New figures from Focus Ireland also revealed an 18% hike in the number of people using its support services, rising to 9,237 so far this year from 7,819 in 2012.
Minister of State for Housing and Planning Jan O'Sullivan said prevention is a crucial part of addressing homelessness as she pledged to help deliver more housing for those in need.
"There has been substantial progress in this regard in recent years, with, for instance, last year 879 people in the Dublin area moving from homelessness to independent living," Ms O'Sullivan said.
"I am fully supportive of new models to support and enhance this housing-led approach to homelessness, such as the social rental agency model, and I am pleased to see the voluntary sector leading the way in examining these options."
Ms O'Sullivan, who set a deadline earlier this year to end long-term homelessness by the end of 2016, praised Focus Ireland for the support and advice it offers to homeless people and those in danger of losing their home.
Figures from the charity, unveiled ahead of a conference in Dublin today, showed a 43% increase in the number of people seeking housing advice to help prevent them losing their home.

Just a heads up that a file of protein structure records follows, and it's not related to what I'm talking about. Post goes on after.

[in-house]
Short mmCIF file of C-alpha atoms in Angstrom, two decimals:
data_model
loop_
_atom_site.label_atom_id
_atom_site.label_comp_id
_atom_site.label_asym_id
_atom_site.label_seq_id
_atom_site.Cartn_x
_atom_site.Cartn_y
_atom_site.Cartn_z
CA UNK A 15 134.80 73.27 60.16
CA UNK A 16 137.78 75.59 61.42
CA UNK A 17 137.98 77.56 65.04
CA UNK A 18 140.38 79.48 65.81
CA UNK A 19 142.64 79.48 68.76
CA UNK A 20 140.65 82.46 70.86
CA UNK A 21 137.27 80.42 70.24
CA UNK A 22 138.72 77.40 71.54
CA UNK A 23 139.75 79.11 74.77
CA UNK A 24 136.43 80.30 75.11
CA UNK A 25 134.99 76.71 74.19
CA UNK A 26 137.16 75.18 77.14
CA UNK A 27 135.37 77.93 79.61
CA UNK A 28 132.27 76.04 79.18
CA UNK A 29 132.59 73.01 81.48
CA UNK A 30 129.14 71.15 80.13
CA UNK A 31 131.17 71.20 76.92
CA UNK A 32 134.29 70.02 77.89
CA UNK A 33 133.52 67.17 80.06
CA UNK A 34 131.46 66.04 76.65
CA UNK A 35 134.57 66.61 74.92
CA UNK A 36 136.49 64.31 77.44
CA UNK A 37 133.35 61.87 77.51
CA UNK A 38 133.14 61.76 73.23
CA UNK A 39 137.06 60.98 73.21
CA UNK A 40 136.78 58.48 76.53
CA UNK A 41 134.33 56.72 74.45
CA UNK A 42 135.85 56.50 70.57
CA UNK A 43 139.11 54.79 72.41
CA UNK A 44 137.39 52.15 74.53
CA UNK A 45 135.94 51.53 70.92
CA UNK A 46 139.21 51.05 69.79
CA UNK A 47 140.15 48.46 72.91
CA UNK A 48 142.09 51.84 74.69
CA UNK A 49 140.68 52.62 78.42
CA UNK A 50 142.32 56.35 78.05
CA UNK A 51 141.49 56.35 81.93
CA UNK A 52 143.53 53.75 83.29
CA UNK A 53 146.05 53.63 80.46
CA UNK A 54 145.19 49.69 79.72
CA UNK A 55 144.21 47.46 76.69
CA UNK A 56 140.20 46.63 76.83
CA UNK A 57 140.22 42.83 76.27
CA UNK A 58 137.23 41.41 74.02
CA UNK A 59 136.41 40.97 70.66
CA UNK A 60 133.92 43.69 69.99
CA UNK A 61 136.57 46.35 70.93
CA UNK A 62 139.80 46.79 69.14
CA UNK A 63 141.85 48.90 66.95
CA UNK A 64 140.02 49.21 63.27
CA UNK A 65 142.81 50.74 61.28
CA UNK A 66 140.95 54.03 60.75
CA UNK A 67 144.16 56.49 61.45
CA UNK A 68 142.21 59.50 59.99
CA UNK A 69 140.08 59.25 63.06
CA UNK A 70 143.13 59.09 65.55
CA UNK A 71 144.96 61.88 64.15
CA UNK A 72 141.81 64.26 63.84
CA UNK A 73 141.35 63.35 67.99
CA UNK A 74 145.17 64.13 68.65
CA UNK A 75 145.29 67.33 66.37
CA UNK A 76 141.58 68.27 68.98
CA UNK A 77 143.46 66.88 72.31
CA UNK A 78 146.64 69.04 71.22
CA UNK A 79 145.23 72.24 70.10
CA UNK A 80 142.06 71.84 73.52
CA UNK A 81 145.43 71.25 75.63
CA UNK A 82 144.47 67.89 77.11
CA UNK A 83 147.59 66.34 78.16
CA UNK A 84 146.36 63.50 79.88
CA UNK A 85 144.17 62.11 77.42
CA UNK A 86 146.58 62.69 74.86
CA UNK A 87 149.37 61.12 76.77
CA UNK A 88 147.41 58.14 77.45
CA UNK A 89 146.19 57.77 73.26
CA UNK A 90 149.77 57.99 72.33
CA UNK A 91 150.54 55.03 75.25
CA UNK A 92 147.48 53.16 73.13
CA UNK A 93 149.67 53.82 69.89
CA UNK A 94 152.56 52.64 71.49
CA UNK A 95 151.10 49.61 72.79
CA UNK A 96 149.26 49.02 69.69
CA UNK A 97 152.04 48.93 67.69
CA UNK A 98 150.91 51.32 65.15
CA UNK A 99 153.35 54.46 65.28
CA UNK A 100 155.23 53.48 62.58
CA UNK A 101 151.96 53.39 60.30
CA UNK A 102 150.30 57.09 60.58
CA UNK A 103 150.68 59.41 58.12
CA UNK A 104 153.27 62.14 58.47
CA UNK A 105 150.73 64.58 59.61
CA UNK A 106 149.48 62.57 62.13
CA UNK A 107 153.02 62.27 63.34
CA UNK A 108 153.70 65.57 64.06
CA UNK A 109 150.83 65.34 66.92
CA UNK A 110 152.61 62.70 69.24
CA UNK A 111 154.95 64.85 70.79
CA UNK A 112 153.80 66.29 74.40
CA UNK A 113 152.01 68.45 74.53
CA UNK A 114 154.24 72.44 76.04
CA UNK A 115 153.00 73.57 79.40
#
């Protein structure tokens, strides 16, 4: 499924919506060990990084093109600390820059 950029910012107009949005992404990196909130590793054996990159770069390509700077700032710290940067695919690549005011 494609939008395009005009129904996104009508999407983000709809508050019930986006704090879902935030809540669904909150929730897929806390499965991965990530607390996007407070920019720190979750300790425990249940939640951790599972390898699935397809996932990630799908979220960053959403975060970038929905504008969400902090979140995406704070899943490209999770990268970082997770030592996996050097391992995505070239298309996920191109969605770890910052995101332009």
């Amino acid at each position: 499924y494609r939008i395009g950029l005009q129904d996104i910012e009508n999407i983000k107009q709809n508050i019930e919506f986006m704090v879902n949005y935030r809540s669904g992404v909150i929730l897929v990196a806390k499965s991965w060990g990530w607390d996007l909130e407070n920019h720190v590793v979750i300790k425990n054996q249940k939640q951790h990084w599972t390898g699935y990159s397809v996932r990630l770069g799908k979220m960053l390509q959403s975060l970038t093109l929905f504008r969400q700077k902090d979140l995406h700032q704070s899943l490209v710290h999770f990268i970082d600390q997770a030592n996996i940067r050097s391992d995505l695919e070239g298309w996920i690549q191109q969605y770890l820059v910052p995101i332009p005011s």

This rose from 2,973 throughout the first 10 months of 2012, to 4,248 between January and October this year.
Focus Ireland chief executive Joyce Loughnan insisted an increase in access to housing for vulnerable households that they can afford is essential.
"We are now seeing more people at serious risk of losing their homes due to the impact of the recession and it's highly worrying to see the numbers of families becoming homeless," Ms Loughnan said.
"In Dublin alone the number of families becoming homeless has recently doubled from eight to 16 every month.
"Most of these families were previously living in private rented accommodation. Prevention is cheaper than cure and we call for increased investment in housing advice services, such as those provided by Focus Ireland across the country, to help people at risk of homelessness deal with their problems before they lose their homes."
The charity has published a study which proposes a new approach to securing private rented accommodation for people moving out of homelessness.
Its social rental model would allow landlords to obtain a fair market rent and be confident that the property would be returned to them in good condition.
The organisation is already piloting a scheme in Cork - with charity partners - and plans to start a new pilot in Dublin.